Sora stretched out in the bed of the Main street Motel. Downtown Chicago's finest slum resort. The feeling of nostalgia was washed away, by her excitement. After months on the road, jumping from motel to motel, she would finally have a place to permanently call home. To her the word permanent meant staying in the same place longer than two months. As it was her funds from selling her paintings and photographs were starting to run low. She would have just enough for her first months rent and a few groceries. She wasn't concerned with electric and utility bills. She would figure that part out on the way. She always had luck, on her side to help her land on her feet when something threatened to knock her down.
A chill ran down Sora's spine. She settled into the bed, pulling the covers up to her chin, while she held a map out above her head. The paper was aged and yellowing. A star marked a town called Crossbury, just outside the downtown Loop of Chicago. Tomorrow, this would be her new home.
Sora smiled. She had found the map in the nightstand of her old bedroom, a few months back. The town of Crossbury had a star by it. Whatever Norma's reasoning had been for the map, one thing was clear she hadn't just meant for Sora to find it, but for her to go there herself. That was typical of Norma; if she wasn't speaking in riddles, she was sending Sora on a wild goose chase. Sora followed the path marked on the map, which was the longest possible way of getting to Chicago from Indiana. Sora hadn't acquired Norma's sense of adventure,and was easily growing tired of motels and eating out. The trip only made her miss her free spirited, loud- mouthed, polar opposite- parental figure whom she was always asked to address as Norma, never mother. It had been three months since her passing. Three lonely months.
Sora set the map down and reached for the remote. She turned the television on. An infomercial was playing. She clicked the volume button, increasing the sound a few notches. It still wasn't enough to distract her mind from the memory. Unwillingly, she replayed the events of the accident. The sound was what stuck with her the most. The screech of tires, as the drunken Porsche owner veered into the wrong lane hitting their car head on, the screech of the second car behind her that slammed into the back of their Kia Soul and lastly Norma's cry as she extended her arm towards Sora.
By all logic Sora should have died with everyone else in the three vehicles. There was no explanation as to why she was alive and Norma was put to rest back in Sparrow Indiana. Nothing made sense anymore. Thinking about it only made Sora's head hurt.
Something hit the window of the motel room hard, taking Sora out of her head. Mechanically she walked towards the window, a bird she recognized as a raven ran head first into the glass. Winded it shook it's head before taking off in another direction.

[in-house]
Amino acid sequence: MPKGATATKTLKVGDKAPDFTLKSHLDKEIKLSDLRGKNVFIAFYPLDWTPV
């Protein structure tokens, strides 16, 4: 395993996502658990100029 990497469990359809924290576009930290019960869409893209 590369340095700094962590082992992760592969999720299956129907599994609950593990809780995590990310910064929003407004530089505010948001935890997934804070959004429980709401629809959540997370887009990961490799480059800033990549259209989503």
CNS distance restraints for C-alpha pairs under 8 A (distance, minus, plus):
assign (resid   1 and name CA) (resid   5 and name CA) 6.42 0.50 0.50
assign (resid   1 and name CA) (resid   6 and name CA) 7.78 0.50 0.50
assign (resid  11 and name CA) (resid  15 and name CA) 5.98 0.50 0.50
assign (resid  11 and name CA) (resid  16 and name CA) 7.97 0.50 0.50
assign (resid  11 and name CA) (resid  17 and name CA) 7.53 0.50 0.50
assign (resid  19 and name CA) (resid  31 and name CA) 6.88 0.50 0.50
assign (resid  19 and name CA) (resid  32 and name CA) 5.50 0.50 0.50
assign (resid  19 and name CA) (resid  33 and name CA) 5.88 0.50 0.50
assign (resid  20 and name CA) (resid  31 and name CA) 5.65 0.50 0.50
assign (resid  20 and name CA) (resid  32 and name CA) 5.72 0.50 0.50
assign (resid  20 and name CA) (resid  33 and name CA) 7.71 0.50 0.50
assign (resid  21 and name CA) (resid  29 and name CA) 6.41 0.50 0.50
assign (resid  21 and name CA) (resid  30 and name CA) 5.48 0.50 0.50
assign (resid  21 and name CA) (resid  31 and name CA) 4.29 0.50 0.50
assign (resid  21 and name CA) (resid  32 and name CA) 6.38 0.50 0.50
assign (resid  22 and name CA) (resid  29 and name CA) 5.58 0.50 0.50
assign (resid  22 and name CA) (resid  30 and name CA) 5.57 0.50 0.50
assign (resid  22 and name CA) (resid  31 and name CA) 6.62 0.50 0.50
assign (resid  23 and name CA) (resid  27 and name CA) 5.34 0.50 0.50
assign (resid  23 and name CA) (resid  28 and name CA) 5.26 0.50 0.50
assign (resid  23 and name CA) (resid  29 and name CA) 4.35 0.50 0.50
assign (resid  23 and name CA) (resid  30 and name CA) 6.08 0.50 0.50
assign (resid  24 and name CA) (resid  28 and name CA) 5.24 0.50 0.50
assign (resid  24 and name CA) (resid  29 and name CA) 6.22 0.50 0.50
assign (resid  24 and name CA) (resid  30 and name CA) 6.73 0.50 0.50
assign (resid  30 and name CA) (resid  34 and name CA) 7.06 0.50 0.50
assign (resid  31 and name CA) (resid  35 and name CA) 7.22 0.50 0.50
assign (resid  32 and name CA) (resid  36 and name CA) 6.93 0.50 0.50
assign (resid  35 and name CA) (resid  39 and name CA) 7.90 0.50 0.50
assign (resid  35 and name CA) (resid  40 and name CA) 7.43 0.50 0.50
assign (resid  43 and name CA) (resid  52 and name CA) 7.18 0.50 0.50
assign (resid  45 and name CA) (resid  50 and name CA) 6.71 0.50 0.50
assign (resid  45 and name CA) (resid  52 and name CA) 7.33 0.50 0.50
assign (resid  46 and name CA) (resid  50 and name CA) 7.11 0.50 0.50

Sora braced herself. If by some chance her mother hadn't been insane, the raven meant her father was spying on her again. Creepy birds. She contemplated leaving out some toxic bird food, but the humanist in her thought better of it. The Ravens had been following her for a little over ten years. It started the day of her thirteenth birthday....
Norma always told Sora that she was special. On the night of her thirteenth birthday, she presented her with a necklace, of pure gold, with a pendent in the shape of the raven; it's eyes crafted from rubies.
Sora was hesitant to receive the gift. She knew Norma, herself could never afford such an expensive piece of jewelry. She remembered the question she had asked her; “Which one of your sugar daddies bought this?”
It was the first time she remembered Norma looking truly hurt. Afterward Sora, felt horrible for asking the question. When she apologized to Norma, Norma assured her that it was a special gift from her father. The father who just so happened to never show himself or bother to phone her. His only way of communications were through unsigned letters without any return address, and little trinkets that he had given Norma to hand to her. Sora chalked it up to Norma trying to make it seem as if her Father was alive and well and that he actually cared for her. Sora knew better; what kind of caring father, remained absent for the first thirteen years of her life? And then the next ten after that....
When two ravens began to frequent her window sill, uncharacteristically, Norma had to stop her from calling animal control. “It's your father's way of communicating with you,” Norma pleaded.
Sora let the issue go. She had truly believed Norma was going off the deep end. After all Norma wasn't even sure what her father's name was. One time she would refer to him as Jake, and the next it was Josh. Norma was sure it was neither of those names.
The ravens continued to follow her, as if they were pets. Sora herself couldn't come up with a logic explanation, but she refused to believe these birds were trained and sent from her father. She kept quiet and never told anyone else about the birds, these were the kind of things that landed people in the mental ward. Their presence; while still unwelcome became less unnerving over the years. But in the wake of Norma's death Sora grew only more confused about her lineage. She should have demanded Norma to answer her questions, she shouldn't have played Norma's games. Why didn't she know a single thing about her father? There were no pictures, no solid proof that her father even existed anymore. Yet somehow, after Norma died, her words began to hold more weight. Maybe these ravens really were a sign. "Yea a sign that I'm just as crazy as she was," Sora muttered out loud.